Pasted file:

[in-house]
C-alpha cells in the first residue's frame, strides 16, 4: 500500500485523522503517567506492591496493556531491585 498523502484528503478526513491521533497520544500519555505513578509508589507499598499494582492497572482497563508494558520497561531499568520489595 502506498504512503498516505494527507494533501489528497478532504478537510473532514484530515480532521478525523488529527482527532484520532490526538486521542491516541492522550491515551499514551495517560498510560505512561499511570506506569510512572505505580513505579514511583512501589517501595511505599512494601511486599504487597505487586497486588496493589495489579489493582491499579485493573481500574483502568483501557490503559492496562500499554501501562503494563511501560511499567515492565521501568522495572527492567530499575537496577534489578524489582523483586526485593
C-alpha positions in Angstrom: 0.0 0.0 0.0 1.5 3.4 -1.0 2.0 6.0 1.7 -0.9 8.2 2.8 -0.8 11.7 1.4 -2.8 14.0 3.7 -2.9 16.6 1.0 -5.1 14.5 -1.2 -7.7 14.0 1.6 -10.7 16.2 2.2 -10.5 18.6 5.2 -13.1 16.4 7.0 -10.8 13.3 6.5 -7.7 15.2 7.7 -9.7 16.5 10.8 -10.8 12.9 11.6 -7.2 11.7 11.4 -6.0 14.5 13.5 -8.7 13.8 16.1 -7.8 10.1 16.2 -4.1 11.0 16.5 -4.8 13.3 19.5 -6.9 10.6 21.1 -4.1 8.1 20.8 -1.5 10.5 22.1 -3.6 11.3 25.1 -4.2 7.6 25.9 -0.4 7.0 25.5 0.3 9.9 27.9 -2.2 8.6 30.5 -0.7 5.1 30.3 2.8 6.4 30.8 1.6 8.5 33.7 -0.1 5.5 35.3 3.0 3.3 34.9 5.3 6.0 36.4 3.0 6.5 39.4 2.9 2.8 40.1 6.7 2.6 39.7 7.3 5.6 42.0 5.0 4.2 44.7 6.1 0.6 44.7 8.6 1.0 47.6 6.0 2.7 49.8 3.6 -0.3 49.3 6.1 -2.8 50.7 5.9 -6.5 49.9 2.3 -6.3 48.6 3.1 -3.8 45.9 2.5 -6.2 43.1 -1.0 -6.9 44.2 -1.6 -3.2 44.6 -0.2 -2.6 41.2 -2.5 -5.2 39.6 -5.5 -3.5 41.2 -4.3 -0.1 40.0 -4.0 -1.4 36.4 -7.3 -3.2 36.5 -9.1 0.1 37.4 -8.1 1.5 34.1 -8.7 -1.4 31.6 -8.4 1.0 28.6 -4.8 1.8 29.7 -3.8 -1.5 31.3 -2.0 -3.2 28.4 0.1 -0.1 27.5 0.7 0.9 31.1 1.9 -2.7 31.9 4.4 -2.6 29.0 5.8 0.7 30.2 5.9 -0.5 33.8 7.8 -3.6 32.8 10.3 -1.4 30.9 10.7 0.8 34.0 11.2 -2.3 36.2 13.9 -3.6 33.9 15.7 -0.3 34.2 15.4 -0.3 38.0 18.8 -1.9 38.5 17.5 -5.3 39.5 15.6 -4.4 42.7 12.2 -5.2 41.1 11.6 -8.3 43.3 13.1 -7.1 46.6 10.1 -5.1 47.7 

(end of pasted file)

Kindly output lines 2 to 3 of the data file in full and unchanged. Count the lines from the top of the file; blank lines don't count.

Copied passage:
C-alpha cells in the first residue's frame, strides 16, 4: 500500500485523522503517567506492591496493556531491585 498523502484528503478526513491521533497520544500519555505513578509508589507499598499494582492497572482497563508494558520497561531499568520489595 502506498504512503498516505494527507494533501489528497478532504478537510473532514484530515480532521478525523488529527482527532484520532490526538486521542491516541492522550491515551499514551495517560498510560505512561499511570506506569510512572505505580513505579514511583512501589517501595511505599512494601511486599504487597505487586497486588496493589495489579489493582491499579485493573481500574483502568483501557490503559492496562500499554501501562503494563511501560511499567515492565521501568522495572527492567530499575537496577534489578524489582523483586526485593
C-alpha positions in Angstrom: 0.0 0.0 0.0 1.5 3.4 -1.0 2.0 6.0 1.7 -0.9 8.2 2.8 -0.8 11.7 1.4 -2.8 14.0 3.7 -2.9 16.6 1.0 -5.1 14.5 -1.2 -7.7 14.0 1.6 -10.7 16.2 2.2 -10.5 18.6 5.2 -13.1 16.4 7.0 -10.8 13.3 6.5 -7.7 15.2 7.7 -9.7 16.5 10.8 -10.8 12.9 11.6 -7.2 11.7 11.4 -6.0 14.5 13.5 -8.7 13.8 16.1 -7.8 10.1 16.2 -4.1 11.0 16.5 -4.8 13.3 19.5 -6.9 10.6 21.1 -4.1 8.1 20.8 -1.5 10.5 22.1 -3.6 11.3 25.1 -4.2 7.6 25.9 -0.4 7.0 25.5 0.3 9.9 27.9 -2.2 8.6 30.5 -0.7 5.1 30.3 2.8 6.4 30.8 1.6 8.5 33.7 -0.1 5.5 35.3 3.0 3.3 34.9 5.3 6.0 36.4 3.0 6.5 39.4 2.9 2.8 40.1 6.7 2.6 39.7 7.3 5.6 42.0 5.0 4.2 44.7 6.1 0.6 44.7 8.6 1.0 47.6 6.0 2.7 49.8 3.6 -0.3 49.3 6.1 -2.8 50.7 5.9 -6.5 49.9 2.3 -6.3 48.6 3.1 -3.8 45.9 2.5 -6.2 43.1 -1.0 -6.9 44.2 -1.6 -3.2 44.6 -0.2 -2.6 41.2 -2.5 -5.2 39.6 -5.5 -3.5 41.2 -4.3 -0.1 40.0 -4.0 -1.4 36.4 -7.3 -3.2 36.5 -9.1 0.1 37.4 -8.1 1.5 34.1 -8.7 -1.4 31.6 -8.4 1.0 28.6 -4.8 1.8 29.7 -3.8 -1.5 31.3 -2.0 -3.2 28.4 0.1 -0.1 27.5 0.7 0.9 31.1 1.9 -2.7 31.9 4.4 -2.6 29.0 5.8 0.7 30.2 5.9 -0.5 33.8 7.8 -3.6 32.8 10.3 -1.4 30.9 10.7 0.8 34.0 11.2 -2.3 36.2 13.9 -3.6 33.9 15.7 -0.3 34.2 15.4 -0.3 38.0 18.8 -1.9 38.5 17.5 -5.3 39.5 15.6 -4.4 42.7 12.2 -5.2 41.1 11.6 -8.3 43.3 13.1 -7.1 46.6 10.1 -5.1 47.7 